Family, Memories, Thanksgiving

Crowds in the kitchen.

Thanksgiving morning began before dawn during my childhood, as dinner was served at mid-day. Snug in my bed I could hear my mother toss together the breadcrumbs and chestnuts, the oven door creak and slam as she shoved the basted turkey into the oven; spinning clicks of the kitchen timer being set, thumps of a rolling pin. Water filling pots, dogs scolded. The next five hours were about timing — jobs diviid up the night before, tightly coordinated oven space, fillings whipped, potatoes peeled. Even as a small child I had a job, perched on a stool, a glass bowl full of cranberries on the counter in front of me, chin-level, my mother handing me a fat needle threaded with dental floss so I could string — berry by berry — necklaces for all the guests. A few minutes before noon we pulled the aprons off, fluffed hair, found shoes and were presentable in the nick of time for my grandparent’s Cadillac to roll into the driveway.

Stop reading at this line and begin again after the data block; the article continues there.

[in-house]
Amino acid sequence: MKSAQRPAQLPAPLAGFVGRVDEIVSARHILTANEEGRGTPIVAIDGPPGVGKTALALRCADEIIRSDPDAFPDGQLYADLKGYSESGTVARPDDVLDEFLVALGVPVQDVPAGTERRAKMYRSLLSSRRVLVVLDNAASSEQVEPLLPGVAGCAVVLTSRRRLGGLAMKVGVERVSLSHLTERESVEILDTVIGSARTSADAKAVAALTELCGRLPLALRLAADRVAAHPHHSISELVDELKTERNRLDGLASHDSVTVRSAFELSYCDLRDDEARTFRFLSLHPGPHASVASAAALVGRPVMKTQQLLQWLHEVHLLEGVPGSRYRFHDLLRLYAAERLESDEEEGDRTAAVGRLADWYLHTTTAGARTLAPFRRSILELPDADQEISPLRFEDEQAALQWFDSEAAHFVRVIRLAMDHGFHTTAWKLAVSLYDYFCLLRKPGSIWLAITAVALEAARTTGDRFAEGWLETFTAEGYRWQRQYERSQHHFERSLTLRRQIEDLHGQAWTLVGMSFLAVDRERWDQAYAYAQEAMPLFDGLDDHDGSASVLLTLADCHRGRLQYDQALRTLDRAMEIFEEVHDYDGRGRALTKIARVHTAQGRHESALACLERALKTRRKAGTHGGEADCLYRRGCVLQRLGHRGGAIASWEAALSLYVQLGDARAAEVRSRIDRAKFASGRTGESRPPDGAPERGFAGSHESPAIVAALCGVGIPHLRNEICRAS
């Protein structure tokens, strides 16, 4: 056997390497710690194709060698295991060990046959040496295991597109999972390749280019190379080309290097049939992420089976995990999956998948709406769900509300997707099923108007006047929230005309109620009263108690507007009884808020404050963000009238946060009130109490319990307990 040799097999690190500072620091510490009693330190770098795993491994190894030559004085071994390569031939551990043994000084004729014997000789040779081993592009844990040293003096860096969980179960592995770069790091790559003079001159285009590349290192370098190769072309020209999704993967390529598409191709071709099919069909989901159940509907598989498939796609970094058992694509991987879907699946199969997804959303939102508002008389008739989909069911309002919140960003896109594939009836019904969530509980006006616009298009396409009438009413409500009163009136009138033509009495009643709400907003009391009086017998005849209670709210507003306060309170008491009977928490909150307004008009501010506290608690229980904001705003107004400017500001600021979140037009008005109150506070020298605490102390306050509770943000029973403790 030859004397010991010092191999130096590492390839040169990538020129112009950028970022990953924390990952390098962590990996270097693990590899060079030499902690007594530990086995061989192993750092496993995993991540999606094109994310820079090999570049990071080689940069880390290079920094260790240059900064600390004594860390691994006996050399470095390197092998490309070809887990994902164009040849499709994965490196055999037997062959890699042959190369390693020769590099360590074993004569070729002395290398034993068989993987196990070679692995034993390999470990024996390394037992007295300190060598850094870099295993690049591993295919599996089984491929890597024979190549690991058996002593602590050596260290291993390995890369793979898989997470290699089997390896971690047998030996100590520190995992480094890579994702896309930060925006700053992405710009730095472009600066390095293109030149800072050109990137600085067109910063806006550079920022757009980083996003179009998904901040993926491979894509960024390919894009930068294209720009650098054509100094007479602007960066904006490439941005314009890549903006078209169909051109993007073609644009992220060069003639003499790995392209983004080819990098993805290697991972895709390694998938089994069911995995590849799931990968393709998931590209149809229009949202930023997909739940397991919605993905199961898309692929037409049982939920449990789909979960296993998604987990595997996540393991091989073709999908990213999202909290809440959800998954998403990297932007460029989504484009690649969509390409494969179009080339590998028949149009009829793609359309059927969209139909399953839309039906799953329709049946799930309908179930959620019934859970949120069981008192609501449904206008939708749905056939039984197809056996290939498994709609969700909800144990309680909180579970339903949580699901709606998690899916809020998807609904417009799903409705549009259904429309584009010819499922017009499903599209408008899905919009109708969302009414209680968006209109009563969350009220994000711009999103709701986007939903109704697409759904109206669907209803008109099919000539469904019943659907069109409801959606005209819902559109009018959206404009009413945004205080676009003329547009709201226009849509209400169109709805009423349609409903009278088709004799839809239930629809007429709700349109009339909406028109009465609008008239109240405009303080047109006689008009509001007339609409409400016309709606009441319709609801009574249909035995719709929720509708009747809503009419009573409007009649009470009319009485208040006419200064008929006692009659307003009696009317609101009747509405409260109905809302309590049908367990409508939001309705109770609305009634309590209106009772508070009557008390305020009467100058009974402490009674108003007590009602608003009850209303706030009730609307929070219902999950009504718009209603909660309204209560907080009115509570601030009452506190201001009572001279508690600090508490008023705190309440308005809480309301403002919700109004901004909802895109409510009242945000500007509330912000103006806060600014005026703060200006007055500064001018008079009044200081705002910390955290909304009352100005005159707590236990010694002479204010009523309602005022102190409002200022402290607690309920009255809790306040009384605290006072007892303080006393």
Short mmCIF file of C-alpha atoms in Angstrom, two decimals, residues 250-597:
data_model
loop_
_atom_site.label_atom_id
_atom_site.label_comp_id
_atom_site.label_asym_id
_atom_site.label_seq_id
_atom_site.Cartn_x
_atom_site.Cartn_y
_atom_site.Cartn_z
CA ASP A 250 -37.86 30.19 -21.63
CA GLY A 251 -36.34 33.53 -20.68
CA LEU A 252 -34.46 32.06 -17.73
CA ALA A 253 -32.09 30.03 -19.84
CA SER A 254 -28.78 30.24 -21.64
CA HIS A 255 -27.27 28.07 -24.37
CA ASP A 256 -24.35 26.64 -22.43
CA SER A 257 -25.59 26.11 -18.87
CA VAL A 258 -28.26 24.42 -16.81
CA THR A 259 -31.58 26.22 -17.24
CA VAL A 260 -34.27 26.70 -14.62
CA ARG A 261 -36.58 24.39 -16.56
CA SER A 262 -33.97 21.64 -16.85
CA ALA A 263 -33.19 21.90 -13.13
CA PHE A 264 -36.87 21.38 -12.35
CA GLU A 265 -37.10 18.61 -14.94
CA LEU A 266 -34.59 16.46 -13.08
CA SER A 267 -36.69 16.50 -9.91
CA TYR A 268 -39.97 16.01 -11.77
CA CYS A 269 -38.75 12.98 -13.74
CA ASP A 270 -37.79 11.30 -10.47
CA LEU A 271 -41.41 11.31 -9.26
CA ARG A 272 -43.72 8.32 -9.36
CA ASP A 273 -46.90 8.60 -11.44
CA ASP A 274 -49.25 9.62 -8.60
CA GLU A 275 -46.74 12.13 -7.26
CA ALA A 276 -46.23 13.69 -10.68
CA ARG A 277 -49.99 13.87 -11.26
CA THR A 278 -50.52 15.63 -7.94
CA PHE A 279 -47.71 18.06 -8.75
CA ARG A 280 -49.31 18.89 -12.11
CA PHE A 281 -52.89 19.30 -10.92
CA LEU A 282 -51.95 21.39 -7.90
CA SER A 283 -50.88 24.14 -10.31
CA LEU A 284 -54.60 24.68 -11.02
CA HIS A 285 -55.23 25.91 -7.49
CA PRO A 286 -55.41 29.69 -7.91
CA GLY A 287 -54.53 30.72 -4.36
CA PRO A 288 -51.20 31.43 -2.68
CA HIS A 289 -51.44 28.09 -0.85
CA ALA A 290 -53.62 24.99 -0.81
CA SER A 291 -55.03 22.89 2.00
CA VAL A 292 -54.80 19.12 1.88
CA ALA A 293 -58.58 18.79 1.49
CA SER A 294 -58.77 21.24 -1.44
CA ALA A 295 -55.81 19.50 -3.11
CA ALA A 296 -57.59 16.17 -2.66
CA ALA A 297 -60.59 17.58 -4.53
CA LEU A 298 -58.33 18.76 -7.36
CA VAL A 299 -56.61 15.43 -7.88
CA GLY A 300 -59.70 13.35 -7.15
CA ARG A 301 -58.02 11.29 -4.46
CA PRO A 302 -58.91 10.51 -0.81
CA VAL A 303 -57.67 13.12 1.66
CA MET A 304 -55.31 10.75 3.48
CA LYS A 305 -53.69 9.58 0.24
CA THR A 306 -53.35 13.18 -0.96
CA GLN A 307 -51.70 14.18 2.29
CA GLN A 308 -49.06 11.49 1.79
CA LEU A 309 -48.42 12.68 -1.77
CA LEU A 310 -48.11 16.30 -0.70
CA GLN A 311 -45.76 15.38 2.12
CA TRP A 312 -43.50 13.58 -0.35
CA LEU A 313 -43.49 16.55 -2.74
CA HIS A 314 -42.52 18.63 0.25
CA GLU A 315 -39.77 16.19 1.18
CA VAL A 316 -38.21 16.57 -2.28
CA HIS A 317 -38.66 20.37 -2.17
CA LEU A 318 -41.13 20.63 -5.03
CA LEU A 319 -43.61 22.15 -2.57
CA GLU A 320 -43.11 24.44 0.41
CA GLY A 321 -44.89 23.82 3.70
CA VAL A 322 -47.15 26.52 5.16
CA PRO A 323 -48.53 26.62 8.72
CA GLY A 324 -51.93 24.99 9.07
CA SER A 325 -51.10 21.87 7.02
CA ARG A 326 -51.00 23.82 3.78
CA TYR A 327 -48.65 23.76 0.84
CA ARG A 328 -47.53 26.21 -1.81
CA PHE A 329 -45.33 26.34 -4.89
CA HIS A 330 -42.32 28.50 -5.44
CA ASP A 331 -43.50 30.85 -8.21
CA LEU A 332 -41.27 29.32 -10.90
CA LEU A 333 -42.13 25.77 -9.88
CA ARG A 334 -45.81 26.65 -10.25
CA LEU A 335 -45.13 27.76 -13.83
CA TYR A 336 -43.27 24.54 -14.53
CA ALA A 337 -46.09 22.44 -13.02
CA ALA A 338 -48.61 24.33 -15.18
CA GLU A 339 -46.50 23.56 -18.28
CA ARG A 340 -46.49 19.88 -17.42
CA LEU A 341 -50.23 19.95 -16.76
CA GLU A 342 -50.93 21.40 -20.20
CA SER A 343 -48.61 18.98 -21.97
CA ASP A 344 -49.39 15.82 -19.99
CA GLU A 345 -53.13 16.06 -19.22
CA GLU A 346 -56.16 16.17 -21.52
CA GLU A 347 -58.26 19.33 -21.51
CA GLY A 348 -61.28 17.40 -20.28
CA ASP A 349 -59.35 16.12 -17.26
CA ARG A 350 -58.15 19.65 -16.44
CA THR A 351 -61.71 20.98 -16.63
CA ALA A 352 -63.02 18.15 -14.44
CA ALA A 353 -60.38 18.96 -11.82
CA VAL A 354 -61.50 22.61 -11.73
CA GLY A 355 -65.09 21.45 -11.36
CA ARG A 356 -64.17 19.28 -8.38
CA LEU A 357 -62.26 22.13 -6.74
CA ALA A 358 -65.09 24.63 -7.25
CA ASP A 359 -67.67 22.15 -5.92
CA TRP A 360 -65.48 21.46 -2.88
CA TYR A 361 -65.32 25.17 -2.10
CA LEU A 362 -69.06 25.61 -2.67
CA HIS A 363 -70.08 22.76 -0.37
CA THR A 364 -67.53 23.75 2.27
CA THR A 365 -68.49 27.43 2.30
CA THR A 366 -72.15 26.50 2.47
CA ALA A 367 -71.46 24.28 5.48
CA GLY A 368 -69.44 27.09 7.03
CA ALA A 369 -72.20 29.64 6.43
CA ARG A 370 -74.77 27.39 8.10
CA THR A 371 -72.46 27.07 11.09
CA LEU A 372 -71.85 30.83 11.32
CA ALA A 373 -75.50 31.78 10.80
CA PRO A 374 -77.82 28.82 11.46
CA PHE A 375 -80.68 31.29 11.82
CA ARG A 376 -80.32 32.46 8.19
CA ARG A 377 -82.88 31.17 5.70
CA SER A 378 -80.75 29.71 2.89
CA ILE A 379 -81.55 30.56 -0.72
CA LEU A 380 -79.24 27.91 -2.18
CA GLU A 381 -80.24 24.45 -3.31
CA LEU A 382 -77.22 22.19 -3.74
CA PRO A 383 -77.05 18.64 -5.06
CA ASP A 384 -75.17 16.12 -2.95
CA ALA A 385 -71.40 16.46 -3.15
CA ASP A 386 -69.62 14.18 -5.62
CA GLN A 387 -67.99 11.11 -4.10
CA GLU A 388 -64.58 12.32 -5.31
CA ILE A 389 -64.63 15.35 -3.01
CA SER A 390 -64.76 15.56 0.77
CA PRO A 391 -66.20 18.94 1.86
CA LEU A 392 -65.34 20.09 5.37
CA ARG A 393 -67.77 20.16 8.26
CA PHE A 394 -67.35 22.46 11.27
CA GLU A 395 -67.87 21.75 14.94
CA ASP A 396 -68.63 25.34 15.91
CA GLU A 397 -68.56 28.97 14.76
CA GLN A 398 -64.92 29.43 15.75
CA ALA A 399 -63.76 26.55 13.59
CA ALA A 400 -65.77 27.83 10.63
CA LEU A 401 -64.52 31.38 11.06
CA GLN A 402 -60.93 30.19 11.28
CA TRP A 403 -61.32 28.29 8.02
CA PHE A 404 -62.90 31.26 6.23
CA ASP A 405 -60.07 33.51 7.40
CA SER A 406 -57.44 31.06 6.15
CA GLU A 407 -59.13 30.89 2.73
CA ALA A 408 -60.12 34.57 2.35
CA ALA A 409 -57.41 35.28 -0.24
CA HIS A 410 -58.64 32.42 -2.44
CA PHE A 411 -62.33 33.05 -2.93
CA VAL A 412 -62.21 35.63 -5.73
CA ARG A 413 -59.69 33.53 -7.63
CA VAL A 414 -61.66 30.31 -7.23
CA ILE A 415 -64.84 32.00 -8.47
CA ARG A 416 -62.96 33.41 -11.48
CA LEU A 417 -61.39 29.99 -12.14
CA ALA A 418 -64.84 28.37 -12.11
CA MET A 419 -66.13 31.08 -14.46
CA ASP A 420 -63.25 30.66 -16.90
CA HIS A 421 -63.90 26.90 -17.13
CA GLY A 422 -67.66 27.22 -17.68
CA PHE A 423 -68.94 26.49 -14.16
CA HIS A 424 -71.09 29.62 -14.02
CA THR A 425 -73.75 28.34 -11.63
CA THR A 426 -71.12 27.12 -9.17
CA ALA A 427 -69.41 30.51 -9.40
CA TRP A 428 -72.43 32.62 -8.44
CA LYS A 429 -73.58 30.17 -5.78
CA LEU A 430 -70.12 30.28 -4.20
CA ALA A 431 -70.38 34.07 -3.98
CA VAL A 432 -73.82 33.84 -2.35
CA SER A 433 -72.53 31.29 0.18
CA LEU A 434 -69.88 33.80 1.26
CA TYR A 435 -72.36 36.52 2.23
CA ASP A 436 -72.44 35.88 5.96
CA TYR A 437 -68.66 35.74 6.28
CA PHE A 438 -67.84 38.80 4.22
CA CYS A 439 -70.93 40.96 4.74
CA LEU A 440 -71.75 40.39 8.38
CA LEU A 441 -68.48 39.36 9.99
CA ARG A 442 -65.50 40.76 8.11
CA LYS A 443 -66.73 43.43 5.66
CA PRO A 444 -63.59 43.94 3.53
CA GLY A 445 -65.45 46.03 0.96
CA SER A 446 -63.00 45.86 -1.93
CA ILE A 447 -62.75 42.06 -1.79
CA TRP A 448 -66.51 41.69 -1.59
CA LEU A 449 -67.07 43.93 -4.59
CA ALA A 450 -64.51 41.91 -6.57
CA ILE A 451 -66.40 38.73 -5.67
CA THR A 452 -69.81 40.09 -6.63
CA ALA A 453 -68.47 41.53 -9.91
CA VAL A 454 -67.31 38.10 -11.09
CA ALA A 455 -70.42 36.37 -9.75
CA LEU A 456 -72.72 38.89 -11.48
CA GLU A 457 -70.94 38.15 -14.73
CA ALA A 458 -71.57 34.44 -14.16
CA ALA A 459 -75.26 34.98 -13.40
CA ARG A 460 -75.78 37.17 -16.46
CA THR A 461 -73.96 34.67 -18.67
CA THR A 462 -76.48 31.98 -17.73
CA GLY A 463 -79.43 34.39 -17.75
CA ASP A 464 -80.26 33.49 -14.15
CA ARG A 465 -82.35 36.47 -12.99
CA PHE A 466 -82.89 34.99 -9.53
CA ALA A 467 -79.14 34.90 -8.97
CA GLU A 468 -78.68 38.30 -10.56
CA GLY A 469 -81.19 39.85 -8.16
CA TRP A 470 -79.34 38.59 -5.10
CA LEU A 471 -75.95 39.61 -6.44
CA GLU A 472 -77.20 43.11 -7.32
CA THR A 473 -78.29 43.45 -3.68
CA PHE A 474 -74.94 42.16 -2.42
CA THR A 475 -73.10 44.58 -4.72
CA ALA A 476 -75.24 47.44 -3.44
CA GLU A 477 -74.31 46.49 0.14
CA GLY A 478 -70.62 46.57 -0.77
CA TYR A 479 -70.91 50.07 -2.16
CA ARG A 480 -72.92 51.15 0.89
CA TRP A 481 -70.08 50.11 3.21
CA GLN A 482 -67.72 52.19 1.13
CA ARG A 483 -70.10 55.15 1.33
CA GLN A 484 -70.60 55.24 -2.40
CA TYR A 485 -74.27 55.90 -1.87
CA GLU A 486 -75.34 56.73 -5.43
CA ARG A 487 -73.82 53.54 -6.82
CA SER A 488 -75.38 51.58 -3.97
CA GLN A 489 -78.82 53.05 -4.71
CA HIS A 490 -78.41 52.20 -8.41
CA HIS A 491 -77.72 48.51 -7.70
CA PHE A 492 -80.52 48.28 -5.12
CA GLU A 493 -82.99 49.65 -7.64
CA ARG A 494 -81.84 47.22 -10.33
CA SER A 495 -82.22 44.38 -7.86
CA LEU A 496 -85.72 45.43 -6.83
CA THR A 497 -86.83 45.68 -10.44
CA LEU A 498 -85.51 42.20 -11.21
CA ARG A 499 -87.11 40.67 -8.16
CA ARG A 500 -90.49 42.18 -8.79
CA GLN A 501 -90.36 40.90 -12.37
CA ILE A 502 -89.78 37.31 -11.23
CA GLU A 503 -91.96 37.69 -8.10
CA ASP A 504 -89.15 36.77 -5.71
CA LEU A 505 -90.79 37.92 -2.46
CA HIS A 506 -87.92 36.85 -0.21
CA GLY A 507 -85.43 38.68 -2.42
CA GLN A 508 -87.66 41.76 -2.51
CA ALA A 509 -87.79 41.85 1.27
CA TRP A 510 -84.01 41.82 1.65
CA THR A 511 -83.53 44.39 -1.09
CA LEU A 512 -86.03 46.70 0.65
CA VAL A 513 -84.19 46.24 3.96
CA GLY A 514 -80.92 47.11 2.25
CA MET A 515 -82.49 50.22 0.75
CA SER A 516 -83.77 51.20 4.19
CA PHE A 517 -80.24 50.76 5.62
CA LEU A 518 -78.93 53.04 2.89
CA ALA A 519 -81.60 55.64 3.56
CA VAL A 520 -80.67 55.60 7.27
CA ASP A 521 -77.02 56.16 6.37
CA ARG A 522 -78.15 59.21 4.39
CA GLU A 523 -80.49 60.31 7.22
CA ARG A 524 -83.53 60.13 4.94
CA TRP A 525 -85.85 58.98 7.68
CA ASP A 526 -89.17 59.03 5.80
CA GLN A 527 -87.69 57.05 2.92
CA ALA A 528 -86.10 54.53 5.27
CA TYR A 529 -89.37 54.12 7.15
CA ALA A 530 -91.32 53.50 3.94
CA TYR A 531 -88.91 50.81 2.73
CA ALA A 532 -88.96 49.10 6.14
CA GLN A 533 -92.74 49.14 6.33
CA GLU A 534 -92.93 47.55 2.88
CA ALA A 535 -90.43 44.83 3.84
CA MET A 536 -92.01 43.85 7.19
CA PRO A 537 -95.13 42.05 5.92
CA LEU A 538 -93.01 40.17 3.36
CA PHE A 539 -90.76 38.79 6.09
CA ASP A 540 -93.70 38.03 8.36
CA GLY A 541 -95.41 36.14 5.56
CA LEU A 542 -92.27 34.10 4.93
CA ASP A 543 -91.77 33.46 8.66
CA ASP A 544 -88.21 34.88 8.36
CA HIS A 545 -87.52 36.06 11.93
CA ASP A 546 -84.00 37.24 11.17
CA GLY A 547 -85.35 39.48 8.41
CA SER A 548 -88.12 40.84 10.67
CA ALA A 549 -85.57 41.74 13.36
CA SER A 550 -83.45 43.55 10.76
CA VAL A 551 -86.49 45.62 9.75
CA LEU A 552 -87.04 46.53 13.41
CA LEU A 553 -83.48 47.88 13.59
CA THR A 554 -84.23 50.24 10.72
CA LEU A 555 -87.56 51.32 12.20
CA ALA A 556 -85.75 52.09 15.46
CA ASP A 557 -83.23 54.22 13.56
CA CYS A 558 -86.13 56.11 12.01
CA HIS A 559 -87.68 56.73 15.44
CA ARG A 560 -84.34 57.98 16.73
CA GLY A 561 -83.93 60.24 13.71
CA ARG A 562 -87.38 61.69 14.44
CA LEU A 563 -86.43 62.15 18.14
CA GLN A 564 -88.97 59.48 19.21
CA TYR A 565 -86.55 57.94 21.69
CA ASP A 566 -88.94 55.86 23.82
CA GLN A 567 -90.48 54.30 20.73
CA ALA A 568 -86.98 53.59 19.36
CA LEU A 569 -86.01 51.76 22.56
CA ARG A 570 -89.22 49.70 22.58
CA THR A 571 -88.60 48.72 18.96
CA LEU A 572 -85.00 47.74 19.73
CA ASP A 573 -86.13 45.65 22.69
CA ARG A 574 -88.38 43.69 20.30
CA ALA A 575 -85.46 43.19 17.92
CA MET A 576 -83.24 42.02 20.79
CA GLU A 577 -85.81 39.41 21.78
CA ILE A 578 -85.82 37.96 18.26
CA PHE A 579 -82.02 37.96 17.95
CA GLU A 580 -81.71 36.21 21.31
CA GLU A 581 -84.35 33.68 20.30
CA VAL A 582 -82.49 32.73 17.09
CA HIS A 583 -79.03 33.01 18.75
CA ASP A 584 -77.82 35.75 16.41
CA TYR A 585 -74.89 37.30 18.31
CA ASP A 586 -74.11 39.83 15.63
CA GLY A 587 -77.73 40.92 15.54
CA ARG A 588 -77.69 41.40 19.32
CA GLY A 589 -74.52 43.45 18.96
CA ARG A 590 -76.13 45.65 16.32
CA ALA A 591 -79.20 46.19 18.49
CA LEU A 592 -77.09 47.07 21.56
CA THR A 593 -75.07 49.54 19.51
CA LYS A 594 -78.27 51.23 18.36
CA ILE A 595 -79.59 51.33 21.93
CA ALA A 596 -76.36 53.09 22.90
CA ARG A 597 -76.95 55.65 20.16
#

This year we don’t host, staying in a daughter’s house several states away, assembling our dishes at leisure as the turkey won’t be plated until the end of the day in someone else’s kitchen. There will be walks in the woods, bike rides and pancakes. I wake at five o’clock anyways and watch the sun come up, remembering over a hot mug of tea. They are all gone now, from the Thanksgiving of my childhood, their places taken by my children, their spouses, new dogs, new friends, bigger tables. And other, adult friends I called family are missing; I still want to call my girlfriend and ask her what she is wearing. A year and a half is not long enough to change that habit. Instead, I will text her daughter. This is precious time but I recognize, as the day brightens and the memories shift around me, there is sadness amongst the sweet.

I get up, tea cold, to roll out my pie crusts. My ghosts jostle at my elbow, urging me to make it thinner, bake it longer, get the flour off the floor before it tracks into the living room, chose a different outfit. The kitchen can be very crowded at Thanksgiving. Then I hand them all aprons and cranberries and we get to work.

Wherever you are, however the day is spent, I am thinking of you.

Be well.


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